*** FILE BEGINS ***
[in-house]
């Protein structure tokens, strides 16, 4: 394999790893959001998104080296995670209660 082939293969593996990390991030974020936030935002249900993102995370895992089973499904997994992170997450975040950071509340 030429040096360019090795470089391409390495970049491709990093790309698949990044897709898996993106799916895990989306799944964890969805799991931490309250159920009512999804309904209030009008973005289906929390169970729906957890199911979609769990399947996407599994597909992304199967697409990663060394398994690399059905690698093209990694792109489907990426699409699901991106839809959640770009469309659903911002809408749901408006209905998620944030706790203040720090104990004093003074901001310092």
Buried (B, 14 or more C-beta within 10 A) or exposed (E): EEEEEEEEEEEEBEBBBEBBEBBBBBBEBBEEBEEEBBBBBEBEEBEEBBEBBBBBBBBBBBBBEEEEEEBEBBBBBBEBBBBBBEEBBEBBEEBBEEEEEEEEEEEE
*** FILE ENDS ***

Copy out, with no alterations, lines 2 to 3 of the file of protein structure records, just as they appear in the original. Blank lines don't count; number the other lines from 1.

């Protein structure tokens, strides 16, 4: 394999790893959001998104080296995670209660 082939293969593996990390991030974020936030935002249900993102995370895992089973499904997994992170997450975040950071509340 030429040096360019090795470089391409390495970049491709990093790309698949990044897709898996993106799916895990989306799944964890969805799991931490309250159920009512999804309904209030009008973005289906929390169970729906957890199911979609769990399947996407599994597909992304199967697409990663060394398994690399059905690698093209990694792109489907990426699409699901991106839809959640770009469309659903911002809408749901408006209905998620944030706790203040720090104990004093003074901001310092």
Buried (B, 14 or more C-beta within 10 A) or exposed (E): EEEEEEEEEEEEBEBBBEBBEBBBBBBEBBEEBEEEBBBBBEBEEBEEBBEBBBBBBBBBBBBBEEEEEEBEBBBBBBEBBBBBBEEBBEBBEEBBEEEEEEEEEEEE